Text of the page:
Her name is Tess Hoitenga. She is ninety-five years old. Today, Saturday, January 17, 1998, is her birthday. She looks, as the books say, frail and fragile. She weighs 115 pounds, down from the 125 she meticulously recorded in her life-long diaries. A tiny woman, scrunched by osteoporosis, she stands only about five feet tall. Fluffy waves of silvery-gray hair frame her face. Her startling blue eyes, always an attention getter, now stare vacantly, though expectantly, through her pale plastic-framed glasses, at the doorway. She wears her new red and white polka dot dress. Bright and perky with its shirt collar, gold-buttoned front, three-quarter length banded sleeves, and permanently pleated skirt.
The red polka dot dress was a gift by special request. One of her daughters once wore a new blue polka dot dress. When Tess spotted the dress, her eyes lit up like the overhead light above her hospital bed. Instantly she demanded, “That’s what I want, a polka dot dress. Only I want red.”
“Okay, Mother,” her daughter, resigned to shopping, replied toward her hearing aids, “I will be on the lookout for one.” It took two years to find the red polka dot dress. On sale. Tess was thrilled. Tess loved bargains.
I must not forget her beads. Tess always wore beads. Always. Today she has on her lavender and cream twenty-two inch beads, no matter they don’t match, beads that were new for her husband’s funeral four years before. A dainty gold cross lies on her throat. Her bony left wrist looks weighted down by her husband’s bulky Bulova watch. Her left ring finger displays a loosely fitting thin gold engagement band and solitaire diamond. Reset, of course, somewhere along the road of sixty-seven years of marriage.
Completing the picture, Tess is wearing nylons. And black oxford shoes she doesn’t like. She’d rather wear dress shoes—she never is not dressed up—but she needs the support now of lace-up oxfords for her slow, unsteady hunched-over gait.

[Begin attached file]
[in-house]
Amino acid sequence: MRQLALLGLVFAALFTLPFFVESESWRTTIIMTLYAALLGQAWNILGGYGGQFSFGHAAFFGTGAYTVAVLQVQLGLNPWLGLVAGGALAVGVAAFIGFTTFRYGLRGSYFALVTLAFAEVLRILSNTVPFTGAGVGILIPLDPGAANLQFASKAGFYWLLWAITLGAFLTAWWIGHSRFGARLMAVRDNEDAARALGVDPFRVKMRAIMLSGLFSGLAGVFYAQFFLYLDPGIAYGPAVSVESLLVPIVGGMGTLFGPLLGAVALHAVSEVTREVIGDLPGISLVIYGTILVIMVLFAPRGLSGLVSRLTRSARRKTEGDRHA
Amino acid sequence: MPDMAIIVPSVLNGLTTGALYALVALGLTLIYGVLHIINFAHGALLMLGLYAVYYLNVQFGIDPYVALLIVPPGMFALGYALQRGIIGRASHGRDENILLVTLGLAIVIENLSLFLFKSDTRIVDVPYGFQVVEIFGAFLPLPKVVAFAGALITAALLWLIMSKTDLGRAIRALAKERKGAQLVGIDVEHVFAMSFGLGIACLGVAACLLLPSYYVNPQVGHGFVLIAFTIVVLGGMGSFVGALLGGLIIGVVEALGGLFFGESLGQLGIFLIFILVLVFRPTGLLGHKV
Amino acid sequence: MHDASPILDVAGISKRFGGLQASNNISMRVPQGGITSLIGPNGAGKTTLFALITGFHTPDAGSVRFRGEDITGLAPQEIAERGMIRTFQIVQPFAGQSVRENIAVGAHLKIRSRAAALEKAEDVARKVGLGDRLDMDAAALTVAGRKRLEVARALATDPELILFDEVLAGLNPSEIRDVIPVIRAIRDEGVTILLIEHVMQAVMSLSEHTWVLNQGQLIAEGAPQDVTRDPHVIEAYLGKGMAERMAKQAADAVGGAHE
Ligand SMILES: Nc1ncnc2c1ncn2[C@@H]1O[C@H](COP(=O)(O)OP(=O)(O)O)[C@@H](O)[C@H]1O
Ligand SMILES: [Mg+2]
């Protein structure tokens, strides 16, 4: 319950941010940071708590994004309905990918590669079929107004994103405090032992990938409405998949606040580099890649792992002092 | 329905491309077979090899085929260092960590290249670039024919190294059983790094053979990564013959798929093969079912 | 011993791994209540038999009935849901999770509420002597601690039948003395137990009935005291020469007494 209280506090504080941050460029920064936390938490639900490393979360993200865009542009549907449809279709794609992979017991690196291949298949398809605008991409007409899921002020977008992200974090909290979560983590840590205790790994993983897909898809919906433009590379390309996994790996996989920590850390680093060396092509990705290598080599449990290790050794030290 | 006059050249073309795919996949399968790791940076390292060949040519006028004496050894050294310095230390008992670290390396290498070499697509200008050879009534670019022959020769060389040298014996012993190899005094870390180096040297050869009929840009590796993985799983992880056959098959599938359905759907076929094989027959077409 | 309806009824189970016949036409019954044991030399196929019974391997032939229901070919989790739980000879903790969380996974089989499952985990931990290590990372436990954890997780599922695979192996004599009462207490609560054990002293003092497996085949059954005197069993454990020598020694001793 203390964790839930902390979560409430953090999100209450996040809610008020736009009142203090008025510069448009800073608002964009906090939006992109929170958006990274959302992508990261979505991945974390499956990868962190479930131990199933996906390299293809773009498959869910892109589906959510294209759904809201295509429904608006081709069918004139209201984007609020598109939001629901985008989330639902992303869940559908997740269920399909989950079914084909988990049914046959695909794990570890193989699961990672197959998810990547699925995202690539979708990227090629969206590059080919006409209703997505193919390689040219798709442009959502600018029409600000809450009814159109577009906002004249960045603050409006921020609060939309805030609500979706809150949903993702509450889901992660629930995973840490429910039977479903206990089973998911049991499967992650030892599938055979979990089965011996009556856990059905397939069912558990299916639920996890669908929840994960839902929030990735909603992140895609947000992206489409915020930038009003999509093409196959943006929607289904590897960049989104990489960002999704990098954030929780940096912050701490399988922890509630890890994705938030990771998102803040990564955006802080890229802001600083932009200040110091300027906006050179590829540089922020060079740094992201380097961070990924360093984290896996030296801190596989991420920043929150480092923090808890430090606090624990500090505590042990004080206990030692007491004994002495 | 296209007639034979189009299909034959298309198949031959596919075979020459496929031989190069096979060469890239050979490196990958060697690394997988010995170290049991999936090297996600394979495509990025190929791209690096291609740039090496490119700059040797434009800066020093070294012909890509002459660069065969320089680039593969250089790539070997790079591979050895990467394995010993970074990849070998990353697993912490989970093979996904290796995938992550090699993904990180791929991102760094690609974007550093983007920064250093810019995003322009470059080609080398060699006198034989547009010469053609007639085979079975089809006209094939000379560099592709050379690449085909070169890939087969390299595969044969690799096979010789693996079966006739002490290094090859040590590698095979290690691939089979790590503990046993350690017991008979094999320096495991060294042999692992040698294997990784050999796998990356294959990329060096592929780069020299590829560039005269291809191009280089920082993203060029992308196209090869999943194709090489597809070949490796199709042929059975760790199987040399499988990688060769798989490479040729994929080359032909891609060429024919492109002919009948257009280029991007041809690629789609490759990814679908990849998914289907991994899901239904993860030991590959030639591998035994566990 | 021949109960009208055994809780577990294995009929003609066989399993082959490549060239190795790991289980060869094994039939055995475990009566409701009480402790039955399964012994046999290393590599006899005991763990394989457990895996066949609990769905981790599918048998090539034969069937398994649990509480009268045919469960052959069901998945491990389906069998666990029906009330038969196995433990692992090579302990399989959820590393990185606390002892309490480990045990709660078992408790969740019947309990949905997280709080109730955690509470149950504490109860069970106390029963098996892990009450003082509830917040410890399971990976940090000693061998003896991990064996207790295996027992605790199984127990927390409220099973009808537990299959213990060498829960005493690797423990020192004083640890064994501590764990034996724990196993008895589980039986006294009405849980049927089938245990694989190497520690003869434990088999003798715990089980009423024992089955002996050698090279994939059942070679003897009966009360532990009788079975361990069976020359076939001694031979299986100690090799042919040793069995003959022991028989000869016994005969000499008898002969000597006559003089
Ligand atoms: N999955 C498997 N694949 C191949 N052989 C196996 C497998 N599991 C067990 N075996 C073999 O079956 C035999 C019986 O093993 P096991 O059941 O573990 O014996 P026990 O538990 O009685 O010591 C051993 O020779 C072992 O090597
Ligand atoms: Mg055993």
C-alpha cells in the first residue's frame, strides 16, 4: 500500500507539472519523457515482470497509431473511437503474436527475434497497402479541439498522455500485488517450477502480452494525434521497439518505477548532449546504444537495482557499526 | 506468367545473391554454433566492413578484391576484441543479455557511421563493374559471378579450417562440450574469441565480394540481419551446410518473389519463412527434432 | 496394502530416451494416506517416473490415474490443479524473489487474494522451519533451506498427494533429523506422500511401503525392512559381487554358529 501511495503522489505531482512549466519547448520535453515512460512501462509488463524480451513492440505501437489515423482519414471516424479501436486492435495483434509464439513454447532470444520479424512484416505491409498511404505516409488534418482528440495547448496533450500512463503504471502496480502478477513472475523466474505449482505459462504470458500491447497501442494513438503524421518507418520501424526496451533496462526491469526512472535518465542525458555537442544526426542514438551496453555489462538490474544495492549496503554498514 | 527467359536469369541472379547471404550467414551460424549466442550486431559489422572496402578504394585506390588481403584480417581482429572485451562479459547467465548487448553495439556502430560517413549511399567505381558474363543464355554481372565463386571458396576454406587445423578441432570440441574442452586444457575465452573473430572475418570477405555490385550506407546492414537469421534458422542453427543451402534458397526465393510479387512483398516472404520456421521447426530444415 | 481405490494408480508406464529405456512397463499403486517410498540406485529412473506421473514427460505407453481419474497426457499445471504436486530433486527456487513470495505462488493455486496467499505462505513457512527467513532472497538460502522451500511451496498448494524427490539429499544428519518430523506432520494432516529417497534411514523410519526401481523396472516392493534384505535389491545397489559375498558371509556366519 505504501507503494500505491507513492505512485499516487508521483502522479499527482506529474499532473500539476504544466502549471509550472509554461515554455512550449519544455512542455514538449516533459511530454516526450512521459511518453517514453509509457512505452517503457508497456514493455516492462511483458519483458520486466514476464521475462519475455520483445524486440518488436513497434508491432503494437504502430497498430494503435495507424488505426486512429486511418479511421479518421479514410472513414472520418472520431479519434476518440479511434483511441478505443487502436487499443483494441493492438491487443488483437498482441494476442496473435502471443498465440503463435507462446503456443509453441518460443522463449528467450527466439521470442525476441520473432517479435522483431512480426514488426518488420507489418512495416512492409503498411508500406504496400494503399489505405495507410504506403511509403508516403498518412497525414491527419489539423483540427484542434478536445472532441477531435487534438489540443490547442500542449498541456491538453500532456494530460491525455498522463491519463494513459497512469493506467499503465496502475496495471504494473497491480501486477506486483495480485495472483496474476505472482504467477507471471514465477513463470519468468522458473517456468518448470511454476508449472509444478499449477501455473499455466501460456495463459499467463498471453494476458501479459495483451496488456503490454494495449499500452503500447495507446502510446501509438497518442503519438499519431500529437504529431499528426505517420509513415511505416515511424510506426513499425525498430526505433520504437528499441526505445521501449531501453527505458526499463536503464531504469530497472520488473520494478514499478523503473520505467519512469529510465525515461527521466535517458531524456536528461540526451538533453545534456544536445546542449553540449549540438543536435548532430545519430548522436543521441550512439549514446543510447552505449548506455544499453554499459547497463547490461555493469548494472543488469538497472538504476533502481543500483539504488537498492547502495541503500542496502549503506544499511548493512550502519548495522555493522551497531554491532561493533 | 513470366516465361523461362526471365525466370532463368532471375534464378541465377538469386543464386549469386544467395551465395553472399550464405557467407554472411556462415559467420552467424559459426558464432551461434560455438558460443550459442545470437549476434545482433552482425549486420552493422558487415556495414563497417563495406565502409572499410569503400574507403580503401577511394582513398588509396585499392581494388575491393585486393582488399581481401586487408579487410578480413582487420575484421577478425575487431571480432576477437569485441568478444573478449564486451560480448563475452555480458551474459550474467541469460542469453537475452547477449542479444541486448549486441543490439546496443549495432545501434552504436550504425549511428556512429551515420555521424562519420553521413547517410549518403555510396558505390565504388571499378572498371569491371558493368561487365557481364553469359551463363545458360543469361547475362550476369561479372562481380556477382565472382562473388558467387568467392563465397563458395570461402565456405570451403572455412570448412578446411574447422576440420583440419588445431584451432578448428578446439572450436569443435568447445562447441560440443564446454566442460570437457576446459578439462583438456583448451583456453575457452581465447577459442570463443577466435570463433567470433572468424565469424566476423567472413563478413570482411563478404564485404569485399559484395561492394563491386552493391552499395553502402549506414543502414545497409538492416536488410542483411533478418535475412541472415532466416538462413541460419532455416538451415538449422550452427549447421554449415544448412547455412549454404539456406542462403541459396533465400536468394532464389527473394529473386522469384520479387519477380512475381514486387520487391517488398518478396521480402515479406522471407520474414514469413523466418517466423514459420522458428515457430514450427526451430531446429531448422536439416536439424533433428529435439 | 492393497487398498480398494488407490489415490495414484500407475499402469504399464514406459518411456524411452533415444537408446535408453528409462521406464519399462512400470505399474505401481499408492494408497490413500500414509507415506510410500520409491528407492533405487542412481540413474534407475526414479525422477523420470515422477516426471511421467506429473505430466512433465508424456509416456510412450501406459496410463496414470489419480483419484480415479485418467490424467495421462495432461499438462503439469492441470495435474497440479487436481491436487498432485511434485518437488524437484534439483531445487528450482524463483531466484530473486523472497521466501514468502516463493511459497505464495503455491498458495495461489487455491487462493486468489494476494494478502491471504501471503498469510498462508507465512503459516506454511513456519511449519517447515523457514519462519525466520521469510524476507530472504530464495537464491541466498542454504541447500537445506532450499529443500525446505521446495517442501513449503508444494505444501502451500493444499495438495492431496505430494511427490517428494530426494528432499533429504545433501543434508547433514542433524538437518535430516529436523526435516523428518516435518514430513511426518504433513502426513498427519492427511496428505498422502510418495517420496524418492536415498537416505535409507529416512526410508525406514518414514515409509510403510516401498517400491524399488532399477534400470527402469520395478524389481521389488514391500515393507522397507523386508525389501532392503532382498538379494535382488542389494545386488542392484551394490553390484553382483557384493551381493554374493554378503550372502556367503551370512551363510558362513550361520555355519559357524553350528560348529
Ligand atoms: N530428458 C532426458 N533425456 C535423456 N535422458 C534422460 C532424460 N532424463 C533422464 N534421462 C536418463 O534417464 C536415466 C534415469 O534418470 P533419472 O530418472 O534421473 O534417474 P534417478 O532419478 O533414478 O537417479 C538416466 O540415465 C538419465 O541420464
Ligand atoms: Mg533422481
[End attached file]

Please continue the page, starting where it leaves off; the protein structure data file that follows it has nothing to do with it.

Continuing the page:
Sitting there in her chair, Tess really does look regal. Folks always say so. She glances up at people passing by in the hall. Now and then she smiles wanly—it takes too much energy to do more—and waves listlessly. This woman who was a grocer’s daughter, minister’s wife, mother of five, piano player, fifth grade teacher. A competent, courageous, compassionate woman.
One wouldn’t know about Tess’s accomplishments today. Her life is reduced to her blue chair, floral tray table, and hospital bed covered with a ribbed-cotton, teal-colored bedspread. At the foot end lies a donated crocheted lap robe of clashing colors.
Oh, and don’t forget her pictures on the wall. The wall arrangements are about the only thing this once take-charge person can control. Tom, the maintenance man, knows Tess well. She asks for him to come to rehang her pictures regularly. They must be hung just exactly so. “No, a little more that way; no, a little more to the left,” she directs, sternly pointing her teacher finger. Pictures of her wedding day in 1928, her husband in his WW II military chaplaincy uniform, and her fiftieth wedding anniversary.
When a daughter came to visit the day before this birthday, Tess, blue eyes sparkling, announced, “I think ninety-five would be a good round number to die.” It was as if she had taken a dose of alertness. Her daughter, delighted to see her mother’s sense of humor wake up, quipped back, “We gotta get through your birthday, Mother. People are coming for lunch. So you’ll have to wait until tomorrow.”
So Tess did. She waited—until after her party. As two of her daughters were putting her to bed, she clutched her chest in pain. She got a dose of morphine. She waved for her daughters to leave. “Get going now. You have a long ride.” One daughter leaned over and whispered in her ear, “I love you little, I love you big,” Tess, weary eyes now shut, weakly finished the phrase, “I love you like a little pig.” Their private expression of love.
Tess soon lost consciousness. She died forty-eight hours later. She was buried in her red polka dot dress. Regal to the end, folks would say.